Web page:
Where are the Black men in osteopathic medical schools?

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Journal of Osteopathic Medicine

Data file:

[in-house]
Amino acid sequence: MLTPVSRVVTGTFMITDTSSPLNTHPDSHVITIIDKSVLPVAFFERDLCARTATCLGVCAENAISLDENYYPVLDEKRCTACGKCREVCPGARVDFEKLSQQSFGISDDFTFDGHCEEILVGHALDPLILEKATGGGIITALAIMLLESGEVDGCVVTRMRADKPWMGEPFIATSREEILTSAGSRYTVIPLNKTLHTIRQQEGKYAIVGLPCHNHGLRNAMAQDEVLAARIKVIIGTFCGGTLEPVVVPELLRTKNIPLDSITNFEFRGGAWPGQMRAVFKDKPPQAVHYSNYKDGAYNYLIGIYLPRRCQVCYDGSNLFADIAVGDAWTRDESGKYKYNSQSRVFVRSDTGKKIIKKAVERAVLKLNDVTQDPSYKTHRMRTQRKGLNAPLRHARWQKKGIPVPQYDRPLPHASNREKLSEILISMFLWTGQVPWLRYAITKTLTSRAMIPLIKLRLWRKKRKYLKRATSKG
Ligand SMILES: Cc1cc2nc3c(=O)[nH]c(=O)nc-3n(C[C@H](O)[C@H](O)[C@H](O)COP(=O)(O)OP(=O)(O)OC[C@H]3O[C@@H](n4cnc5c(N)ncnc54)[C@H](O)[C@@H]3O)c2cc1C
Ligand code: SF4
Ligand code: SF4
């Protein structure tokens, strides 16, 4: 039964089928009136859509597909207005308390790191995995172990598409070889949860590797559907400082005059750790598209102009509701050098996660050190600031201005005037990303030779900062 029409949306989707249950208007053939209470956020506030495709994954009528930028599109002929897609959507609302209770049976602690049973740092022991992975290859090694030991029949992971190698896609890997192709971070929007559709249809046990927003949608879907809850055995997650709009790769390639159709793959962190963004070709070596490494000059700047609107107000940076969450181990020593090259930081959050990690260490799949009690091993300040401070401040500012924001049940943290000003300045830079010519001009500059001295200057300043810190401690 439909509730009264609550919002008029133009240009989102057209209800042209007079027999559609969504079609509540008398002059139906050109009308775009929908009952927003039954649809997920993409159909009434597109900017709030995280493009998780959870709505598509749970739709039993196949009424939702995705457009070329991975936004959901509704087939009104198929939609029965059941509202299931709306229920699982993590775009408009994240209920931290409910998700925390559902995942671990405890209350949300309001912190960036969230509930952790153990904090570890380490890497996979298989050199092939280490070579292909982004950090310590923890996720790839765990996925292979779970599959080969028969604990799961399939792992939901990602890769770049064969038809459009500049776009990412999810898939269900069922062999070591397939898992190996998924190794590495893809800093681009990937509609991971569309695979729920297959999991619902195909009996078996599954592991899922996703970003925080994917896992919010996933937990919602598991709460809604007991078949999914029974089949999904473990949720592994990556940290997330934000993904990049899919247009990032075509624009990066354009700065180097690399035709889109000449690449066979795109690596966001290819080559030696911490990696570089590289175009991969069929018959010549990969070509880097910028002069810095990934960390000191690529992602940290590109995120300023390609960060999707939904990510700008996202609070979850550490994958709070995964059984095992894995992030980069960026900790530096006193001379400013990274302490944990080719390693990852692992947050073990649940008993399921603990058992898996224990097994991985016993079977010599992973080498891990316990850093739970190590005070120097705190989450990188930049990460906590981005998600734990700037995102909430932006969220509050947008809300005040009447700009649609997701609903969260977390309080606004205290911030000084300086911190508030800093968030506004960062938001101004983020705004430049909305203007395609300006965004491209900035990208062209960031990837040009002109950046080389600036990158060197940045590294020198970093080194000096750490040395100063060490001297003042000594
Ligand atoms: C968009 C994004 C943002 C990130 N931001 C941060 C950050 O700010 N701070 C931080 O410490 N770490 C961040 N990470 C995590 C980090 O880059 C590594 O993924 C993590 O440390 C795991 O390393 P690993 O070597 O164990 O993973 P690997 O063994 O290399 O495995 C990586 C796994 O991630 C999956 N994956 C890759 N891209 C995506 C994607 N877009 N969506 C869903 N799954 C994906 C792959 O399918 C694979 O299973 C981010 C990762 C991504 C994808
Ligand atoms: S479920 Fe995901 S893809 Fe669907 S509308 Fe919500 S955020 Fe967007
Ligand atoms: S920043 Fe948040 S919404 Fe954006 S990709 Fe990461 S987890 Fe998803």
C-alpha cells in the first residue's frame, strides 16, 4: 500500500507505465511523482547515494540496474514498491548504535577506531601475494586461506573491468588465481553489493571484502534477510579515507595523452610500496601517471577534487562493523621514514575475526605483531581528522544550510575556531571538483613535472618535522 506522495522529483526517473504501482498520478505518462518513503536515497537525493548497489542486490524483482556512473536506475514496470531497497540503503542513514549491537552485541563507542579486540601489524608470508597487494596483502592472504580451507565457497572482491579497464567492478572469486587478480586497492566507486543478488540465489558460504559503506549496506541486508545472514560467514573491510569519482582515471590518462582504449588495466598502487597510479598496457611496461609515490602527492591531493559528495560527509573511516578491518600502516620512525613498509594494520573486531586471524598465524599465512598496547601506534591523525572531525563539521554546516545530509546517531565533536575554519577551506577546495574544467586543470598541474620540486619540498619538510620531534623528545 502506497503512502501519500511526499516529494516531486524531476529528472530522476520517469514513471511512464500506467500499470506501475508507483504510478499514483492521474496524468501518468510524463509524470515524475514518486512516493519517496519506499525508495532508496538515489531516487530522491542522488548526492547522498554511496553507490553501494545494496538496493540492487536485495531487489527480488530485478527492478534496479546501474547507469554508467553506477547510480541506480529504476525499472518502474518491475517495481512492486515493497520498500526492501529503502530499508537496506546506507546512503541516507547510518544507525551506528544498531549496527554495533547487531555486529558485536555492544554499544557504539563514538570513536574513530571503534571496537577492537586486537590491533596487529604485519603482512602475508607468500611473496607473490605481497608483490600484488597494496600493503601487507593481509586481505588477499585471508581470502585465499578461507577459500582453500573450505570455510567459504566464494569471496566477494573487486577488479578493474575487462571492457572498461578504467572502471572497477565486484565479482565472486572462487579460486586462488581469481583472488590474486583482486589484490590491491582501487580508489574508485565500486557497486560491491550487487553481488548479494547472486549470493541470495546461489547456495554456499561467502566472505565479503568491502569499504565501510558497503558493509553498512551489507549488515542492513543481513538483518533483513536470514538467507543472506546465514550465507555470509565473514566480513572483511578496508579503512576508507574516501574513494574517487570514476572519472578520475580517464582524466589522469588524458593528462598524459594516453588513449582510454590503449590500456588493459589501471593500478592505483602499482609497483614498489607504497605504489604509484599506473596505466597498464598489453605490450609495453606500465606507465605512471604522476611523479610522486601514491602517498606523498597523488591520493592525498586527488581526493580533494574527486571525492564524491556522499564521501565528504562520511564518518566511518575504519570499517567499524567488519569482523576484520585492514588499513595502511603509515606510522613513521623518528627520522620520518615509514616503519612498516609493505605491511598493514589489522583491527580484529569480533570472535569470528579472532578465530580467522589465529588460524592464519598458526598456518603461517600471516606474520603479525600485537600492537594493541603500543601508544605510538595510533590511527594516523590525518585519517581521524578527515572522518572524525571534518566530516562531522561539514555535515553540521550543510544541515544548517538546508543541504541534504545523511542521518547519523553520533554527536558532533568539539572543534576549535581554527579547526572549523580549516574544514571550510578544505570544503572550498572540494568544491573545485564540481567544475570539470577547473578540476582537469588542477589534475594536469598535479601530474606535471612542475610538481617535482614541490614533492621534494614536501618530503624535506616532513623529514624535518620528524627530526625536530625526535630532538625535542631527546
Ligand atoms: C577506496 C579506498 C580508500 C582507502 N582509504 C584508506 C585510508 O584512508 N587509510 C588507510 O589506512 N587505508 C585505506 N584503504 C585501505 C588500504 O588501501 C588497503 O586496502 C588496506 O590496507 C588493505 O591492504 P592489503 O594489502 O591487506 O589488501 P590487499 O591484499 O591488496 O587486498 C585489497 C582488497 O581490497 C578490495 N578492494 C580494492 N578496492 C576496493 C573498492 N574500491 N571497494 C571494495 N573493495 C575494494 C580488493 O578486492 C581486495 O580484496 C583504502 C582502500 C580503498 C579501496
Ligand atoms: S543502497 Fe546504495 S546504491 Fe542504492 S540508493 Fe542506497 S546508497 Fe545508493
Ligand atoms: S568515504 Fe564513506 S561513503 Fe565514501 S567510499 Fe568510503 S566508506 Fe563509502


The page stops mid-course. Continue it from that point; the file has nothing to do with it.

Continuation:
Over the past decade, the American Association of Colleges of Osteopathic Medicine (AACOM) and the Association of American Medical Colleges (AAMC) have emphasized the need to enhance diversity within medical education. Despite concerted efforts, the representation of underrepresented populations in medicine (URiM), particularly Black men, remains alarmingly low. This commentary delves into the persisting challenges and potential solutions surrounding the lack of diversity of Black men in osteopathic schools. Black men, in particular, continue to be significantly underrepresented in osteopathic medical schools across the United States. Factors contributing to this disparity include limited access to resources, pervasive negative stereotypes, and biases within the medical community. Addressing these challenges necessitates multifaceted interventions such as mentorship programs, pipeline initiatives, and implicit bias training to enhance the recruitment and support for URiM applicants, particularly Black men. Institutions like Touro College of Osteopathic Medicine and A.T. Still University have underscored the importance of tailoring programs in fostering a sense of belonging and academic success among Black men aspiring to be osteopathic physicians. The creation of a supportive environment for Black men in osteopathic medical schools is not only crucial for promoting diversity but also crucial for improving patient health outcomes, because research consistently depicts enhanced patient outcomes and experiences with diverse healthcare teams. However, despite progress in some areas, Black men continue to face systemic barriers and biases that hinder the pursuit of a career in osteopathic medicine. Thus, increasing the representation of Black men in osteopathic medical schools requires a concerted effort from all stakeholders, including medical institutions, policymakers, and the broader medical community. By implementing targeted interventions, fostering a sense of belonging, and addressing systemic barriers, the medical community can work toward a more equitable and inclusive future in healthcare. Ultimately, promoting diversity is not only a matter of fairness but also essential for ensuring the delivery of high-quality, culturally competent care to all patients.



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